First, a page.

The decision to buy groceries is at least partially linked to the kind of diet we want to consume, whether we choose to buy them from our nearby superstore or through an online grocery delivery in Karachi.
There are all sorts of buzzwords around diet plans and most of us barely understand what they mean, like gluten-free, paleo, ketogenic, etc. Let’s first wrap our heads around the idea of gluten-free and paleo diets so we can start understanding the basics. Gluten-free diet is basically a smaller subset of paleo diet as the latter excludes all gluten based grains along with other grains and legumes including oats, corn, rice, soy, beans and peanuts. The Paleo diet also excludes a bunch of other stuff that we will take a deeper look into right after considering where the idea emanated.
Time to hit the reset button
The dietary plan gets its title from the Paleolithic era because of the foods that it is based on. The era is dated from 2.5 million to 10000 years ago, so the food that is predicted to have been available all those years ago basically makes up the paleo diet. It generally consists of lean meats, fruits, fish, vegetables, seeds and nuts, all of which could be acquired by our hunter gatherer ancestors. It naturally excludes all the other stuff like dairy products, grains, legumes, sugars and refined oils since most of them emerged after the development of farming techniques and practices. Some people also refer to the paleo diet as Stone Age diet, caveman diet, hunter-gatherer diet or Paleolithic diet.
It's all in the genes
Paleo diet follows the line of thought that our bodies are not attuned to the way contemporary diet has evolved by the virtue of settled farming and this genetic asynchrony if referred to as “discordance hypothesis”. The primary objective for pursuing this diet is to retreat to the olden days and start eating like our predecessors. The hypothesis posits that grains, legumes and dairy were added to our staple diet relatively late as a result of farming while our bodies have not had the chance to adapt to these changes. It also correlates the pervasiveness of diabetes, heart diseases and obesity such changes in our diet. However, it is still only a hypothesis and not hard science as such.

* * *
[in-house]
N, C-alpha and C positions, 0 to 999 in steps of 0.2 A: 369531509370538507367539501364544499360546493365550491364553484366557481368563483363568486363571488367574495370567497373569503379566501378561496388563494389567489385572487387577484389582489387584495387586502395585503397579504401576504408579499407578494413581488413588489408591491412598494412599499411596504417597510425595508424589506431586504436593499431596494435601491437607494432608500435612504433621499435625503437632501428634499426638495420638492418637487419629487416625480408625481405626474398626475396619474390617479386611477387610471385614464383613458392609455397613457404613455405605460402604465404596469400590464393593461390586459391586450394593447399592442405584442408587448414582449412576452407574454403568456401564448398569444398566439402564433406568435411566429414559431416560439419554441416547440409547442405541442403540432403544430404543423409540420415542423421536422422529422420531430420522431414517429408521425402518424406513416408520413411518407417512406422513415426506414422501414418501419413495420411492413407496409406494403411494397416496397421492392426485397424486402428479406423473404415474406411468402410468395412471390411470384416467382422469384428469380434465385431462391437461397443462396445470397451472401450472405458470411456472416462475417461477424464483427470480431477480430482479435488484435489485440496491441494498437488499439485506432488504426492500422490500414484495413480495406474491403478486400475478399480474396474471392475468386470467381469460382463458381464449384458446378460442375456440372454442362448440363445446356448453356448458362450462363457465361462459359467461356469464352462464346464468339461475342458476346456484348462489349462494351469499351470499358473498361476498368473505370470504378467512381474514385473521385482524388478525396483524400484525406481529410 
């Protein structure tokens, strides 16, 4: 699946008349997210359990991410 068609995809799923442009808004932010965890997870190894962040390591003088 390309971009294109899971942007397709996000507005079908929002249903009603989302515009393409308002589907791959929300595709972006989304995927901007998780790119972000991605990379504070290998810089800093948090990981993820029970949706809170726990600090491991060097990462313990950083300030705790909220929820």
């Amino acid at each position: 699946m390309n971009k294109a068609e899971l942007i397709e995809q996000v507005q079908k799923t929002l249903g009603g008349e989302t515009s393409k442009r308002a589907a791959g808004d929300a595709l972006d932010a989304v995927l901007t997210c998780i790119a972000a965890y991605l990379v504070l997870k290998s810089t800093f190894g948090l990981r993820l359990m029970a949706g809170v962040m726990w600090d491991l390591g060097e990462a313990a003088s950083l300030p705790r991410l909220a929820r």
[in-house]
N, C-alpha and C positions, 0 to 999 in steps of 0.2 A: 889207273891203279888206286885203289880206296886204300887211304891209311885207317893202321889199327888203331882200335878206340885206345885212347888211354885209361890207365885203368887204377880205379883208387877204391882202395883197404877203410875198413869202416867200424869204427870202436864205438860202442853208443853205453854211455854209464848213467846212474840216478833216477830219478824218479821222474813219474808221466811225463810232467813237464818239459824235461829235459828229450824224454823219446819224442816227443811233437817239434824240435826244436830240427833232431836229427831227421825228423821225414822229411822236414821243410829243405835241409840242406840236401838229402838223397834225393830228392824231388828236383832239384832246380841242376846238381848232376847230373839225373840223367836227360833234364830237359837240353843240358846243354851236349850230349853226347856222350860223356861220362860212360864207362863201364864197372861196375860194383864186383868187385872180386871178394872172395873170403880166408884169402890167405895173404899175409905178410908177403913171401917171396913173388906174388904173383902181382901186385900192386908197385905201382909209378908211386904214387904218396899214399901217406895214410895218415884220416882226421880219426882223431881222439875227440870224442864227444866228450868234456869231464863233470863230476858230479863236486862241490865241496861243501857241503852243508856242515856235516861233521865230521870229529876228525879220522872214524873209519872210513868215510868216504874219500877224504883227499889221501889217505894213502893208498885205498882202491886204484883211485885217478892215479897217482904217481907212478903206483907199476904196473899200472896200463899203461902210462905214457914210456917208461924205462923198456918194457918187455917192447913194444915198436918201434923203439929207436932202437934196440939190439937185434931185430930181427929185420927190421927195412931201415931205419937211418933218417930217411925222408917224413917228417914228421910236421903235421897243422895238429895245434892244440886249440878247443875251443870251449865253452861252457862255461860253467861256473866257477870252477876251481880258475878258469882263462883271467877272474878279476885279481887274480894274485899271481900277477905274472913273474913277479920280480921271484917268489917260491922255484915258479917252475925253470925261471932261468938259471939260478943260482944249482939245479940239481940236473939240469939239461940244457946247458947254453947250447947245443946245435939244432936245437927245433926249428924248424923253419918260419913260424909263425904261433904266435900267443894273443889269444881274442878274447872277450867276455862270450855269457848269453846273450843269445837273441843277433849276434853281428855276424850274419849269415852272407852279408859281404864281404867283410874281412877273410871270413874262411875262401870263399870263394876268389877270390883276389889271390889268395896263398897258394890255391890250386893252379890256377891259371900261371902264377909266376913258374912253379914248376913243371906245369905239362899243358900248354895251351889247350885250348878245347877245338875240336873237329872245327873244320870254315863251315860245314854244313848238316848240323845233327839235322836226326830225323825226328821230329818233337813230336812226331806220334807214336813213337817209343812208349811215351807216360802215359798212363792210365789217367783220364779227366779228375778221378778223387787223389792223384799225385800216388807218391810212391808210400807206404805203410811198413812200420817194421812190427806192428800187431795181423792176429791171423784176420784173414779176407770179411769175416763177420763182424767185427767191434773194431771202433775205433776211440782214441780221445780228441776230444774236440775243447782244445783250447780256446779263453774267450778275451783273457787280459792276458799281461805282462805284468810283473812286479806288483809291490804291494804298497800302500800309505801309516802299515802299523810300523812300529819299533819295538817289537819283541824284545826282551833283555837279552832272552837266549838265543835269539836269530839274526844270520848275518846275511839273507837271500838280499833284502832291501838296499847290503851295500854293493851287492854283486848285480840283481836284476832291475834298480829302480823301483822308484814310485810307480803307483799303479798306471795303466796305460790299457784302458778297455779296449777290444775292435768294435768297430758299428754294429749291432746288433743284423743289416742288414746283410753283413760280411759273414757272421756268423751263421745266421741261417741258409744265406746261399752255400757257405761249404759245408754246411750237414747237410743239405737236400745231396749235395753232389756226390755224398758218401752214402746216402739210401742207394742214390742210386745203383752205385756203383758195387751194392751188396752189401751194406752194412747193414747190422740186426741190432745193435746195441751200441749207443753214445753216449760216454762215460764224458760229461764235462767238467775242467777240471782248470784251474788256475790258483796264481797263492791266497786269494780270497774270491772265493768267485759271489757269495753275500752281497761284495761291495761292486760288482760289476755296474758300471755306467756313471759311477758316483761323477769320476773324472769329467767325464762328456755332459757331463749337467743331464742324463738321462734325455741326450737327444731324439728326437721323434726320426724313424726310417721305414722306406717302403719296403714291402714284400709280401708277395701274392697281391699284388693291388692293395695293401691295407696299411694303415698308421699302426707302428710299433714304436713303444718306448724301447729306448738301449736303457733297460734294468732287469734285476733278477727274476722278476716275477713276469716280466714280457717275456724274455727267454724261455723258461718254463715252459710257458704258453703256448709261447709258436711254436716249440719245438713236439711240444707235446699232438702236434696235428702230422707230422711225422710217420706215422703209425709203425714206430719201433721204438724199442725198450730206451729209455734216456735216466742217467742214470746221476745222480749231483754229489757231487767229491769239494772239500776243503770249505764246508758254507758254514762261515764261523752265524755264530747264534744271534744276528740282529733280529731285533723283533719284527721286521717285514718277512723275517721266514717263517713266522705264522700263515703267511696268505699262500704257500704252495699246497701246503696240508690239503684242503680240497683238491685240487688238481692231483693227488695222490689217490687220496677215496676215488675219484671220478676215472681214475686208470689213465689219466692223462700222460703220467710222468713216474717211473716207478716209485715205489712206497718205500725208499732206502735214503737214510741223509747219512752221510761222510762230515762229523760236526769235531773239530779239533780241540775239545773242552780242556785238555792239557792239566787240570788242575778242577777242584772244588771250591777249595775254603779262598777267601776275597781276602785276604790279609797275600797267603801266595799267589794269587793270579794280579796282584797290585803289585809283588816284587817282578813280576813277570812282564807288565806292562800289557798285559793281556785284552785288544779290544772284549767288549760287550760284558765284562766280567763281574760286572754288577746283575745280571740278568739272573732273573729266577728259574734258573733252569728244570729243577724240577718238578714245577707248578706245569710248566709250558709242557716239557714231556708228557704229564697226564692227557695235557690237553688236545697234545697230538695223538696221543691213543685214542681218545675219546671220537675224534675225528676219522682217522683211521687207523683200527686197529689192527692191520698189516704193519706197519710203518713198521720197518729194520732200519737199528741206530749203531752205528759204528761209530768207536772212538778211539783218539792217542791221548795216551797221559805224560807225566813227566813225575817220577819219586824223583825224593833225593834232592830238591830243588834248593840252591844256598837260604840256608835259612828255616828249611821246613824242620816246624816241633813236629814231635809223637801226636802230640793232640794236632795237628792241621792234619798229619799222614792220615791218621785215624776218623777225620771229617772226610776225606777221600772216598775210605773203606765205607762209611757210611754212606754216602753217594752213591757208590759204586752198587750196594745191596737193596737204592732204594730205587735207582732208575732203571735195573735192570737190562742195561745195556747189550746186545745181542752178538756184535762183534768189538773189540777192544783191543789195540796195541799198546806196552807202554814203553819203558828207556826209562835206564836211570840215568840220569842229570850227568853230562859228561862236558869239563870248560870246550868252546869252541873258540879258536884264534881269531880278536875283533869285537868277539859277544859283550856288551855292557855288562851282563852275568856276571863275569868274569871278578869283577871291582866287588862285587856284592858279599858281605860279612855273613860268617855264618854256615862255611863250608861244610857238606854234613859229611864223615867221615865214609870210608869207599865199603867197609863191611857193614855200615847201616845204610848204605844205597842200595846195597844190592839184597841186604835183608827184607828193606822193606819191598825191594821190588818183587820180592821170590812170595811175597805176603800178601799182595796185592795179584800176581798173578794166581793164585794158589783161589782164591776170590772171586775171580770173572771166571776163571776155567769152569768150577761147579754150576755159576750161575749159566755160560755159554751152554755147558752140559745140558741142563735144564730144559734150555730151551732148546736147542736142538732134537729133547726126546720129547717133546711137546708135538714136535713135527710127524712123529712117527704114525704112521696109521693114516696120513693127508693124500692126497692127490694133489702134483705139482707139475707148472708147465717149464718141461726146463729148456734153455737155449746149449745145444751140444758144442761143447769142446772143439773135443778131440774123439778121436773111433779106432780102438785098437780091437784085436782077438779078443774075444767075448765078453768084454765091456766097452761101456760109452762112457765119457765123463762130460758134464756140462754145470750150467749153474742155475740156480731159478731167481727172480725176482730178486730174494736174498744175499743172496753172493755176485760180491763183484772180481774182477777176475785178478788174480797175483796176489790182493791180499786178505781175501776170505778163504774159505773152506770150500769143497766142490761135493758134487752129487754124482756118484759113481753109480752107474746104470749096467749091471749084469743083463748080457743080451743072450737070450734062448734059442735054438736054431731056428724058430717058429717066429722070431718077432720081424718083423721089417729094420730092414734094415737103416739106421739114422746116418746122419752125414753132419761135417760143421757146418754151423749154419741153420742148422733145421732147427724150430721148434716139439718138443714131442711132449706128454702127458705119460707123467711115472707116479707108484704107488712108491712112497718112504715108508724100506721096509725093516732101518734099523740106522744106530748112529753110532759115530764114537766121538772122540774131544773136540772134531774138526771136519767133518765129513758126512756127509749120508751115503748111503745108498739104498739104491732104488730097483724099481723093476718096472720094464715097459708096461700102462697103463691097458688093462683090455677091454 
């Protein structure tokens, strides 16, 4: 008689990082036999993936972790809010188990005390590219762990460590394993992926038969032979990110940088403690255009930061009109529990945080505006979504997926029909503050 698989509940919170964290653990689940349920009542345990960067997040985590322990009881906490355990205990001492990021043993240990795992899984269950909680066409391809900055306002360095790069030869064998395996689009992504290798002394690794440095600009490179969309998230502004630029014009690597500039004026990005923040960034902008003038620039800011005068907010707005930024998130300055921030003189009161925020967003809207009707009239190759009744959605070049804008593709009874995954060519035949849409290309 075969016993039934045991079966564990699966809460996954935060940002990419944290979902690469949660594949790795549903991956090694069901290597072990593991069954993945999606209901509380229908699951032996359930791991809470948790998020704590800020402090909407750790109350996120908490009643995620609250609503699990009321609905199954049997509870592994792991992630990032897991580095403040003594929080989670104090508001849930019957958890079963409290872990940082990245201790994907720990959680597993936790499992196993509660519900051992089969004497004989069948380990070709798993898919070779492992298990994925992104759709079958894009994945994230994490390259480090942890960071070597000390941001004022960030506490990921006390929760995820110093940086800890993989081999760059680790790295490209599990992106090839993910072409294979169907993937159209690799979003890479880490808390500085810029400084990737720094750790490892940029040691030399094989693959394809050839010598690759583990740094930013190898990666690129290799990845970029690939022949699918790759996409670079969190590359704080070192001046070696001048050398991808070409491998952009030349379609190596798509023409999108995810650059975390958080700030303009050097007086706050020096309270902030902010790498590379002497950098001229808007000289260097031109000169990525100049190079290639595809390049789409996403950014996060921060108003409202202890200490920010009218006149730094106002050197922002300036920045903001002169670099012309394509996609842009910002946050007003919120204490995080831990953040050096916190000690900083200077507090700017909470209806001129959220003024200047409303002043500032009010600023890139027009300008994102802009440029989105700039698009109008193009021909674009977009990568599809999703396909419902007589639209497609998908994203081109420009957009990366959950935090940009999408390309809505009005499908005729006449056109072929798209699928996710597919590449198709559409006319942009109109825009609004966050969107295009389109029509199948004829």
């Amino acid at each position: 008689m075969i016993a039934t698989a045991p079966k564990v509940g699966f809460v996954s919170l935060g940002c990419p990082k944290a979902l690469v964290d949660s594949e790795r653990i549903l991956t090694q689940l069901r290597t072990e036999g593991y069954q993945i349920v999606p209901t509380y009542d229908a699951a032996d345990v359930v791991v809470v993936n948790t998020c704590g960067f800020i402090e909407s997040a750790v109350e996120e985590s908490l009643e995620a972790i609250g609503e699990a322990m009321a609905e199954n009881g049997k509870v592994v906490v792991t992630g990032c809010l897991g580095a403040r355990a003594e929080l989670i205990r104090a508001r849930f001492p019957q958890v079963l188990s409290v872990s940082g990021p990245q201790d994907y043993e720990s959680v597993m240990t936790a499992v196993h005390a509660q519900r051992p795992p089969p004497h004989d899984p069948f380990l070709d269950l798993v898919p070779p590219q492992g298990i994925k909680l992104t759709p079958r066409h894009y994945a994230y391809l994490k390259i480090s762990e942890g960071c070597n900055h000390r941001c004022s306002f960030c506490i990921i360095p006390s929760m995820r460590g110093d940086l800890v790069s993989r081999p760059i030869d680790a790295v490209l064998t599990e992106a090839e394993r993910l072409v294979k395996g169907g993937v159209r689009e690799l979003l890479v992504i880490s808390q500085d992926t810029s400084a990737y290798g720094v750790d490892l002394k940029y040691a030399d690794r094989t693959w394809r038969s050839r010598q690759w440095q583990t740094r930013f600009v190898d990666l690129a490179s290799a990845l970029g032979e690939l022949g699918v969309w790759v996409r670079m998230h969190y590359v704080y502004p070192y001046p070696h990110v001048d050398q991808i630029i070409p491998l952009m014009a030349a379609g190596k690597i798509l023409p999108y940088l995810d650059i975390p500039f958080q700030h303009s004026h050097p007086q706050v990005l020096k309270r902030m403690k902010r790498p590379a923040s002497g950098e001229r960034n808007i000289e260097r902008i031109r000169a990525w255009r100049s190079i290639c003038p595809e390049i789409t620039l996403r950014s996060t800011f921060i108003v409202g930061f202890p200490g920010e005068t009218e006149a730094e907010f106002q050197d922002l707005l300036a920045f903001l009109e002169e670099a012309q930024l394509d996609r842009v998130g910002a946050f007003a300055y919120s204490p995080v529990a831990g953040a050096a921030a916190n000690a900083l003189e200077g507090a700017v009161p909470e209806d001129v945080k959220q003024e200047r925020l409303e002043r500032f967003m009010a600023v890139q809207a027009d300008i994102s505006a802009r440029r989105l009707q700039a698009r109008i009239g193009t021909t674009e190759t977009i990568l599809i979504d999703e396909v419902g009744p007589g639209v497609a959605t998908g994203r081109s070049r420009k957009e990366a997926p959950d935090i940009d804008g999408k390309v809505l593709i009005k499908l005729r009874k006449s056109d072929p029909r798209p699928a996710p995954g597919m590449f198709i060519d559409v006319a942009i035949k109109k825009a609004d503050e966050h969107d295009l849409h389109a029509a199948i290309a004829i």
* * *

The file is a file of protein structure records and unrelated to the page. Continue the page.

Let cavemen be your dieticians
Several proponents of the paleo diet recommend it for maintaining a good BMI, weight loss and disease prevention – even though research data is unavailable on the matter. The food items included in the diet plans vary among different sources in terms of the strictness of the guidelines and most of them can even be found in a cheap grocery store in Karachi. Still, some of the common constituents are:
Is there a point to this retro facade?
Advocates of the paleo diet propose a number of benefits of these diet plans. It revolves around eating too many vegetables and fruits which helps increase potassium intake. Potassium is associated with maintenance of healthy kidney and muscle function along with the regulation of blood pressure. Supporters also tout that the diet contains healthy fats, high protein content and no processed foods. Nuts and unrefined oils have unsaturated fats which contribute towards a better lipid profile. A balanced amount of lean protein leads to better skin, muscle and bone development thereby giving you a better overall composition. While the fact that whole foods are added and processed ones eliminated improves blood sugar levels and cardiac function.
Let the naysayers in
The critics however say that most of the empirical evidence suggests that one should not go about excluding entire food groups from their diet, even for a limited amount of time. They posit that this could remove some essential nutrients from their intake thereby disrupting the overall balance. For instance, most people get their calcium from milk or dairy products, fiber from whole grains and important nutrients from legumes – all of which are eliminated from their diet if they follow such a plan. They also propose that we are not exactly the same as our cavemen ancestors and have evolved according to the changing environment. There is also no proof that these were the only foods available back in that time and we have no detail available of the amounts in which they were consumed. The opponents also conclude that there is a vast array of factors in which we as a species along with the animals and plants around us have evolved in all this time. It may never be fully possible for us to replicate the same diet and conditions as we had back in the past.
- Especially valuable varieties "Antonovka" and "Semerenko", in which all nutrients are stored for several months after they were removed from the tree.